Ten years ago, a series of bank failures rocked the financial and economic worlds. One of the immediate political consequences of those failures was the creation, by the US government, of a Troubled Asset Relief Program (TARP). This almost immediately morphed into a troubled equity relief program, because as Treasury Secretary Henry Paulson put it at the time, the purchase of the relevant assets "would take time to implement and would not be sufficient given the severity of our problem." The government had to shore up balance sheets of big banks quickly, and it did so by buying their equity.
This action gave a new level of ubiquity to the expression "too big to fail." Those banks had received a bail out because of their TBTF status. Thus, the quality of being TBTF proved to be a crucial asset, one that presumably makes the (still private) equity of some banks more valuable than the equity of other, smaller or less well-connected, banks.
Indeed, much scholarly work in the subsequent decade has taken it for granted that banks deemed TBTF are valued more highly than they would otherwise be, because the presumed safety net beneath them is itself factored by efficient capital markets into their price.
This has raised policy questions. Are banks below this threshold expanding or merging in order to get above the threshold? To get the safety net and the presumed higher valuations? Should such expansions or mergers be discouraged?
The point of reviewing the very familiar history of the above four paragraphs is that it offers background and context for a new Fisher College of Business Working Paper, "Are the Largest Banks Valued More Highly?"
It Didn't Begin in 2008
Generally, the presumption has been that if there is a valuation premium from size, the premium did not begin with the crisis of 2008. After all, the phrase "too big to fail," though it crashed pop culture in a big way only then, had been around among policymakers and the scholars who study them for decades longer than that. Congressman Stewart McKinney may have coined the term in 1984 in connection with a crisis at Continental Illinois.
At any rate, the answer that the authors of the new working paper give to their title question is, "not necessarily." They maintain that the safety net comes with real costs, in terms of "greater regulatory scrutiny, political risk, or regulatory requirements that force them to pursue suboptimal policies."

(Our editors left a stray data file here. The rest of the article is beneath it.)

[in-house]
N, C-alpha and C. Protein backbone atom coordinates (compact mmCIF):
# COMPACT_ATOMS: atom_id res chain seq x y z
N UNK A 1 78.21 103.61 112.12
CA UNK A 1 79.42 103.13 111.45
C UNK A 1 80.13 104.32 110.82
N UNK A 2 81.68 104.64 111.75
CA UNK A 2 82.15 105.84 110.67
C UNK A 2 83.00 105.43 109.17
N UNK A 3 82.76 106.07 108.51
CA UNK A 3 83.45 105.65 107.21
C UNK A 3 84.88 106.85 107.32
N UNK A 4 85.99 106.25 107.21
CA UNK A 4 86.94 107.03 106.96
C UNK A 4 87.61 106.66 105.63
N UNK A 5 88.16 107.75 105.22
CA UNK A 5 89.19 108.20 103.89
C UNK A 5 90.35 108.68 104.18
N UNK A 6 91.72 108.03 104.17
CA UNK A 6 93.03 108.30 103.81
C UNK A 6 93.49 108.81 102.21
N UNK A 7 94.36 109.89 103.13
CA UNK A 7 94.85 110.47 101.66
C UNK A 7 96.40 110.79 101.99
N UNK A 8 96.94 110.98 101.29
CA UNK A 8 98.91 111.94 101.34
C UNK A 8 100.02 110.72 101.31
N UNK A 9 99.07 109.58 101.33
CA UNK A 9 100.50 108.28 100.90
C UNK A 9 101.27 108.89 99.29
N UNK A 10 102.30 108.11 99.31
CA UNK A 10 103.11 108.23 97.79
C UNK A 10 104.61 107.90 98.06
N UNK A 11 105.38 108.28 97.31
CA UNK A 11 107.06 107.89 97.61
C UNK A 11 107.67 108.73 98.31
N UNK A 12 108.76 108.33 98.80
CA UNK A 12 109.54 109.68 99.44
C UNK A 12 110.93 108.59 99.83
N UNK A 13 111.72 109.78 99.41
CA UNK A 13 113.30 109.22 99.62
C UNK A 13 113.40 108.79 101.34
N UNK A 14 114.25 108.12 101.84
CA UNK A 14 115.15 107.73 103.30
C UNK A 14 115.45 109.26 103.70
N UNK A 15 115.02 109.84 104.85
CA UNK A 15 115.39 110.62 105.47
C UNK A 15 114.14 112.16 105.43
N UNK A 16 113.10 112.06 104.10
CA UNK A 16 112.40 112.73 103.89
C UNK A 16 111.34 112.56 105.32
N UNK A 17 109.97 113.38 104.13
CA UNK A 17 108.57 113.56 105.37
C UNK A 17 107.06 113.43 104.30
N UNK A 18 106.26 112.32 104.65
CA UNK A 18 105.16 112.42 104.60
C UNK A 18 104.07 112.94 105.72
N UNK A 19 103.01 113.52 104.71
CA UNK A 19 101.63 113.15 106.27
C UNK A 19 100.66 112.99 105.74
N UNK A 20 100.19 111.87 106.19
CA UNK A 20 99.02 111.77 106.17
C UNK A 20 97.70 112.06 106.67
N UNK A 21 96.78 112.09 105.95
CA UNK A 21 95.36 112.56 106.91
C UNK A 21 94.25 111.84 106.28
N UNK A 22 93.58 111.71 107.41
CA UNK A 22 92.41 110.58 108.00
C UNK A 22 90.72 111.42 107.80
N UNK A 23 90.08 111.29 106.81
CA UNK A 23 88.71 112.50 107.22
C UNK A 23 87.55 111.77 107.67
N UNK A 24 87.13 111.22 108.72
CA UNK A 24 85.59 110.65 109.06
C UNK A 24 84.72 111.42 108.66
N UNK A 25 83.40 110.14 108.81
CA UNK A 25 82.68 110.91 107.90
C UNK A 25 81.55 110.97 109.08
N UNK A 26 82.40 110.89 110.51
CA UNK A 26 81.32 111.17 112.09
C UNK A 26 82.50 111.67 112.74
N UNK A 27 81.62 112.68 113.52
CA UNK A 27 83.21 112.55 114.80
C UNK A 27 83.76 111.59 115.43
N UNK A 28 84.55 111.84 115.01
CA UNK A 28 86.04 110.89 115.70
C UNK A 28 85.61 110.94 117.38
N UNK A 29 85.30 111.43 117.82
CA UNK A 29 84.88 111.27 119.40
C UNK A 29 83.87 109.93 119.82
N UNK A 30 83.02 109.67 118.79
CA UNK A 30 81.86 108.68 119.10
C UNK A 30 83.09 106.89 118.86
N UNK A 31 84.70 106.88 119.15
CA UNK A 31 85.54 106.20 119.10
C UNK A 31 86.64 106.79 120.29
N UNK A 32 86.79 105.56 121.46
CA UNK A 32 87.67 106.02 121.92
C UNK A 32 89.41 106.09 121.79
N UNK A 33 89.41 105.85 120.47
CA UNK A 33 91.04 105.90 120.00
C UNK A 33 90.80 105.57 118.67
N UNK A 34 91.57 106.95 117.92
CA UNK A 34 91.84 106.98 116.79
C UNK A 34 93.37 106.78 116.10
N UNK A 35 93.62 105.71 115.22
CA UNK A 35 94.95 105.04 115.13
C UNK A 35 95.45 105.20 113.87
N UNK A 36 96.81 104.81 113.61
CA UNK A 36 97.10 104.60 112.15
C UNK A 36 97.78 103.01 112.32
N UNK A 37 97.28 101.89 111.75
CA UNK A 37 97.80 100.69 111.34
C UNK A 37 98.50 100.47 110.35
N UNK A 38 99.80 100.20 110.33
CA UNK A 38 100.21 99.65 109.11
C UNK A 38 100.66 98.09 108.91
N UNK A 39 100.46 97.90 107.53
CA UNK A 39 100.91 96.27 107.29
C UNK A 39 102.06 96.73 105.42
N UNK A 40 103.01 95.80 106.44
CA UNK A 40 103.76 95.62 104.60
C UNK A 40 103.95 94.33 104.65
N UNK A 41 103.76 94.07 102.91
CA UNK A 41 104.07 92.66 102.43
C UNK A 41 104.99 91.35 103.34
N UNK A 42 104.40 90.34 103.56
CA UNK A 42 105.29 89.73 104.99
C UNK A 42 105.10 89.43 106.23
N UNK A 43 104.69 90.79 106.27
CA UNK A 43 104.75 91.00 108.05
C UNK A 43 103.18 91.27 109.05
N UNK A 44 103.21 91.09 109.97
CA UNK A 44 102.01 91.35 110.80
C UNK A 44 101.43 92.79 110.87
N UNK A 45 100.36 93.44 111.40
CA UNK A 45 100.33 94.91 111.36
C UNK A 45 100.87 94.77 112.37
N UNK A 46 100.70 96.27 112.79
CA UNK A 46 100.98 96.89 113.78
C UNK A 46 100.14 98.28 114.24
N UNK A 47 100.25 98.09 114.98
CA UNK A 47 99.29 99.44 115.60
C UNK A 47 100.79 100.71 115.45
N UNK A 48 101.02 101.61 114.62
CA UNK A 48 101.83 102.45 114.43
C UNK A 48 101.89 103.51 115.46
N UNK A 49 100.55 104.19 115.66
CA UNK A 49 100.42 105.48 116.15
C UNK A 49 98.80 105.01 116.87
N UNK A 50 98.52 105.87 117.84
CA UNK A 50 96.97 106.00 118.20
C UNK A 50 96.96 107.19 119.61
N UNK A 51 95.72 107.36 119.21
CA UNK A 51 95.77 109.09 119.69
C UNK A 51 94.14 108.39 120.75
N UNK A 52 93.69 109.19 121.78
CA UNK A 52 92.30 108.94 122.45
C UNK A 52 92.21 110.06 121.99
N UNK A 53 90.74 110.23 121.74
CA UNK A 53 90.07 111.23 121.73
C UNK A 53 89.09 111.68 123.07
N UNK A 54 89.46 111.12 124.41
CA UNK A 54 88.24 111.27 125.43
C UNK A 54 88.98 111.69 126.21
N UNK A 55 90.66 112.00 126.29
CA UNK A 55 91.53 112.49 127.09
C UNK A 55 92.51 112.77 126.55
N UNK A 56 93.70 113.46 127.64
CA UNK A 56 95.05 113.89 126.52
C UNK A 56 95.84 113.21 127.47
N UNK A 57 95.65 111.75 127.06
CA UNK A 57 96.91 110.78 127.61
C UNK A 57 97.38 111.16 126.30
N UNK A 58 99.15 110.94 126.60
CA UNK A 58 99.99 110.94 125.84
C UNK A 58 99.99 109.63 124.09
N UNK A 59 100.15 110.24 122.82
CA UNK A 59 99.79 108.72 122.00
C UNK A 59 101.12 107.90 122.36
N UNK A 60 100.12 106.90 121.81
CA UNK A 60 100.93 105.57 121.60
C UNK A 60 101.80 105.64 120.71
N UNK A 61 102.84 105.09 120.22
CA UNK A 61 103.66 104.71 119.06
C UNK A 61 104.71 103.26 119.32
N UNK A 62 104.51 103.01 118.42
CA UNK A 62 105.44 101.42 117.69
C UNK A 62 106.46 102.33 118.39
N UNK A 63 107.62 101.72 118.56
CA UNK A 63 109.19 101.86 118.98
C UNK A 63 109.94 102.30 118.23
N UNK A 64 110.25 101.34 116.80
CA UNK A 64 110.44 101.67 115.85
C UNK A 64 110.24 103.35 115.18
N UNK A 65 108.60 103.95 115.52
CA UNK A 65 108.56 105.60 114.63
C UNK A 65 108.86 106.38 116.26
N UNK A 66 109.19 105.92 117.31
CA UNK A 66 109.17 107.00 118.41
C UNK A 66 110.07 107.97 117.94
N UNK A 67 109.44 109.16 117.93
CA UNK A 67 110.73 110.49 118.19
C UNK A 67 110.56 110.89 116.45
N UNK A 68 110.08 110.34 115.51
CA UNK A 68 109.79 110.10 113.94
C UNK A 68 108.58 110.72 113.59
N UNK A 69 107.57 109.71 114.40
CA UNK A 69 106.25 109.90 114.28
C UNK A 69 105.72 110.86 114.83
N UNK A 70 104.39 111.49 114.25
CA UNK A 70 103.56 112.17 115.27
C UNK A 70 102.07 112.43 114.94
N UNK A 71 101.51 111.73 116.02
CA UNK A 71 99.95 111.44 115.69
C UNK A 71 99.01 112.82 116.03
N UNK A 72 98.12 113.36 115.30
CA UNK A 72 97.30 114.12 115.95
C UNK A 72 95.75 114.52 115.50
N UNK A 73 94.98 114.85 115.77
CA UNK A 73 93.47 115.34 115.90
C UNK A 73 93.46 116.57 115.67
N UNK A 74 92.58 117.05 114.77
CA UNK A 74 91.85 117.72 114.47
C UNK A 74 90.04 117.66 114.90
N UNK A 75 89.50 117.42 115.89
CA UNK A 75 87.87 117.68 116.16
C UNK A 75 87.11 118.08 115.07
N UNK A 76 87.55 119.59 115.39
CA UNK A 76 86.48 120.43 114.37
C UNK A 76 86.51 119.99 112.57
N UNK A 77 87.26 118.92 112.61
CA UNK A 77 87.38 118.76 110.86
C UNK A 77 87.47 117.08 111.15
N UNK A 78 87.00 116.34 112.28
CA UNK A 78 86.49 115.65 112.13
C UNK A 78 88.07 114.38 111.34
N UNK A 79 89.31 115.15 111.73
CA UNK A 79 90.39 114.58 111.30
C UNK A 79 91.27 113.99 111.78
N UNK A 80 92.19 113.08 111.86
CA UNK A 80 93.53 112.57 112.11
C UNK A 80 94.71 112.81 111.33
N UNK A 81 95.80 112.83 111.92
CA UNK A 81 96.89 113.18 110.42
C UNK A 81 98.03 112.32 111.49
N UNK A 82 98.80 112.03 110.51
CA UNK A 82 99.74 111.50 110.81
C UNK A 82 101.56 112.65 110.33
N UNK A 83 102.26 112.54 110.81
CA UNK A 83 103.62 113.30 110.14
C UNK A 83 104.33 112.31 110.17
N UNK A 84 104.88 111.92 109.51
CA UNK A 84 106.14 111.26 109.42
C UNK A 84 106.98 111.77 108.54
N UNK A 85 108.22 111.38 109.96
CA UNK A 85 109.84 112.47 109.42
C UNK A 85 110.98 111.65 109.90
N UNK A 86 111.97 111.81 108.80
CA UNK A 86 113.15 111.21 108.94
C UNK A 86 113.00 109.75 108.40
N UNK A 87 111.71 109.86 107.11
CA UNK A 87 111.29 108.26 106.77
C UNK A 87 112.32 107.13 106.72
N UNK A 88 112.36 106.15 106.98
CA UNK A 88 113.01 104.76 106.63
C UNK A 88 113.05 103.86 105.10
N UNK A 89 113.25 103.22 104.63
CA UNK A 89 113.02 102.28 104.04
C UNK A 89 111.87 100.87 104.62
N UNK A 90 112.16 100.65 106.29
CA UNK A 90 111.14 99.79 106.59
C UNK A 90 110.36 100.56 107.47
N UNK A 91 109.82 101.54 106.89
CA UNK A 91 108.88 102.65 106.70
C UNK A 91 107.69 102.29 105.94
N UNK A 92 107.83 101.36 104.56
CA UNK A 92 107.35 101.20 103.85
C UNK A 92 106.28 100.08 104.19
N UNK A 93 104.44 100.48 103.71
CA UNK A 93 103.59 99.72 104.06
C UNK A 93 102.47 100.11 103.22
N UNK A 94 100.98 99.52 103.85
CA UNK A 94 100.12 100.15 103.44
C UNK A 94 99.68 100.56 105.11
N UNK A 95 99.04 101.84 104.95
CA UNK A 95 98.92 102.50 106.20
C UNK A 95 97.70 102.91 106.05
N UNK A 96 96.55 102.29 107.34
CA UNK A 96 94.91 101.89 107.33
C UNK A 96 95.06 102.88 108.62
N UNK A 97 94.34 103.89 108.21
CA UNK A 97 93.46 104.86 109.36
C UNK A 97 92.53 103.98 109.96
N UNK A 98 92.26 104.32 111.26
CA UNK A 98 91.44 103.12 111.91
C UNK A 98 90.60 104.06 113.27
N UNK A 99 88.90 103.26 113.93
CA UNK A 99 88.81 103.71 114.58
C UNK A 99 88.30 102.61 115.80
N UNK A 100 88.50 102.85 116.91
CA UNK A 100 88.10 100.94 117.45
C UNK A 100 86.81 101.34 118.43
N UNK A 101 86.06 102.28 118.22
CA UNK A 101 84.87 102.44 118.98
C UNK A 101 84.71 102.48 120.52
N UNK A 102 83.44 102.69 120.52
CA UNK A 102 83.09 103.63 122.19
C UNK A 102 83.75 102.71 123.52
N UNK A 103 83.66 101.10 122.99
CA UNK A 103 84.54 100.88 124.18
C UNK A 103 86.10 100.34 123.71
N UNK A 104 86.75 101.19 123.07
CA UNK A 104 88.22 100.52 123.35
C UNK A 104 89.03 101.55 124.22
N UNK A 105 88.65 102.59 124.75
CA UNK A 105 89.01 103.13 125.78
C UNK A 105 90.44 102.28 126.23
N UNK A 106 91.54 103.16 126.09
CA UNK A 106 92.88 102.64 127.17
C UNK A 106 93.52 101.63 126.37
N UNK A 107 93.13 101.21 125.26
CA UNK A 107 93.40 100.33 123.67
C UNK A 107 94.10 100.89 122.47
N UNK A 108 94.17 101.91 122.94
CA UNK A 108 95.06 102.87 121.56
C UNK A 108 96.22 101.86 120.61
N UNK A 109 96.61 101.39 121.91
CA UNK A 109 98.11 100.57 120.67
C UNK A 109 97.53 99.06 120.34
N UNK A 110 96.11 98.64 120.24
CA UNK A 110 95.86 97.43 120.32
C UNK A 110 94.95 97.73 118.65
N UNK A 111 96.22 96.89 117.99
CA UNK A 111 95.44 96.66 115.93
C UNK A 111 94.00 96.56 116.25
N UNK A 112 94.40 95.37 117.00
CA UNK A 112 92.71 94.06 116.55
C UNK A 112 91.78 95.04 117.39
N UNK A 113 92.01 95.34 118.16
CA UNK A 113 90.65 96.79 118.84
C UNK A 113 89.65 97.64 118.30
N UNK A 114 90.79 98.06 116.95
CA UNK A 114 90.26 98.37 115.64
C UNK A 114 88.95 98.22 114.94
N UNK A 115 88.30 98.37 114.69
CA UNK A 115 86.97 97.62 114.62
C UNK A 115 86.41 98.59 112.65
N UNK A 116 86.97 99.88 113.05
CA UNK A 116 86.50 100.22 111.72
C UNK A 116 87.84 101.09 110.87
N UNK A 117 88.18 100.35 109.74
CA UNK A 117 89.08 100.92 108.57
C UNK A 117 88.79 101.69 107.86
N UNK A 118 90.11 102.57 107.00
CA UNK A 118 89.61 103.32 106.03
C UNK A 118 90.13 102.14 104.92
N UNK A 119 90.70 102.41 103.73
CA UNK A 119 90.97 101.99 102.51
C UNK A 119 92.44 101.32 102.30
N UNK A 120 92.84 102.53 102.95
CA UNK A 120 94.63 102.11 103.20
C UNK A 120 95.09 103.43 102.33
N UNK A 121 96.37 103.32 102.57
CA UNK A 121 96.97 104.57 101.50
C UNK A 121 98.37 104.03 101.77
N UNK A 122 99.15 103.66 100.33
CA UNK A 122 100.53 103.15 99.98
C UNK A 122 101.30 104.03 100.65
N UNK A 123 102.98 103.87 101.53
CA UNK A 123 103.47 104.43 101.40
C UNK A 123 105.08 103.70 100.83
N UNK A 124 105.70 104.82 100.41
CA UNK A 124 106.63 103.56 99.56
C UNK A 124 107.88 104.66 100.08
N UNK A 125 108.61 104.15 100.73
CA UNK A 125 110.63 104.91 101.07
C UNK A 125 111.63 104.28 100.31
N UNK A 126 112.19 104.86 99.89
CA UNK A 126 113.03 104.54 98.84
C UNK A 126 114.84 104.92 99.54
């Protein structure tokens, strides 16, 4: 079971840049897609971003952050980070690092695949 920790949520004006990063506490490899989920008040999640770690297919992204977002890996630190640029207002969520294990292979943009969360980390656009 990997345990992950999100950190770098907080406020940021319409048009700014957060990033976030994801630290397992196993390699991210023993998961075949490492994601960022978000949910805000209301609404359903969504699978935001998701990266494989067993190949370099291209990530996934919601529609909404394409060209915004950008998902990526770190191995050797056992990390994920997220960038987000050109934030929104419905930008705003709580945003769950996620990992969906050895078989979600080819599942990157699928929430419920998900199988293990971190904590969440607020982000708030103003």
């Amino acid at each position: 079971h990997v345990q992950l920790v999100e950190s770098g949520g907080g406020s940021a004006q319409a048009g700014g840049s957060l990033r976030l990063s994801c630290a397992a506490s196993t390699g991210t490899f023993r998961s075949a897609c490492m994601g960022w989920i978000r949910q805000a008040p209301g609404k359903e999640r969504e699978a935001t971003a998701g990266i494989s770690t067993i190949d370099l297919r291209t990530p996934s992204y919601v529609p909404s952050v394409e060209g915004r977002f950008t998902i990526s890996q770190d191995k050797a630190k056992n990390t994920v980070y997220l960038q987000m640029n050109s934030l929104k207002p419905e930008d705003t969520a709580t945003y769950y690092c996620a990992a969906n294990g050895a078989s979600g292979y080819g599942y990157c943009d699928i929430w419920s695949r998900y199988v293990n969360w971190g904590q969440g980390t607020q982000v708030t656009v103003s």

From the shareholders' point of view, there is another cost: opacity. TBTF status may help shied managements from monitoring, making equity in such banks, ceteris paribus, less valuable than equity in other institutions with more transparent managements. In other words, agency costs are higher.
The authors of the working paper are: Bernadette Minton, Rene Stulz, and Alvaro Taboada. Monton and Stulz are affiliated with Ohio State University, Fisher College of Business, Taboada with Mississippi State.
Minton et al., found, looking at the period 1987 to 2006, that bank valuations were negatively related to size. The year 1987 (three years after the collapse of Continental Illinois) is a good one to begin such sampling, because it was the year of the Black Monday stock market crash.
Testing Against Thresholds
"Throughout our sample period," they write, "acquisitions have negative abnormal returns for bank acquirers. Using all acquisitions by banks in our sample, we can reject the hypothesis that banks benefit from crossing either the $50 billion of assets or the $100 billion of assets TBTF thresholds. In addition, we find evidence that banks that cross a TBTF threshold experience worse abnormal returns than banks that make an acquisition that does not cross a TBTF threshold." That evidence is especially strong for acquisitions that cause the acquirer to cross the $100 billion threshold.
If banks are crossing such thresholds with the idea that they will thereby be making their stock more valuable, they are deluded.
A cynic might add that this study leaves open the possibility that bank managements may count on their stockholders erroneously, believing they'll get something for nothing. That could be a factor in selling a stockholder base on mergers or other expansions that help the imperial ambitions of managers (and help create opacity) but that actually hurt that stockholder base.
Presumably, that hypothesis is a matter for further study.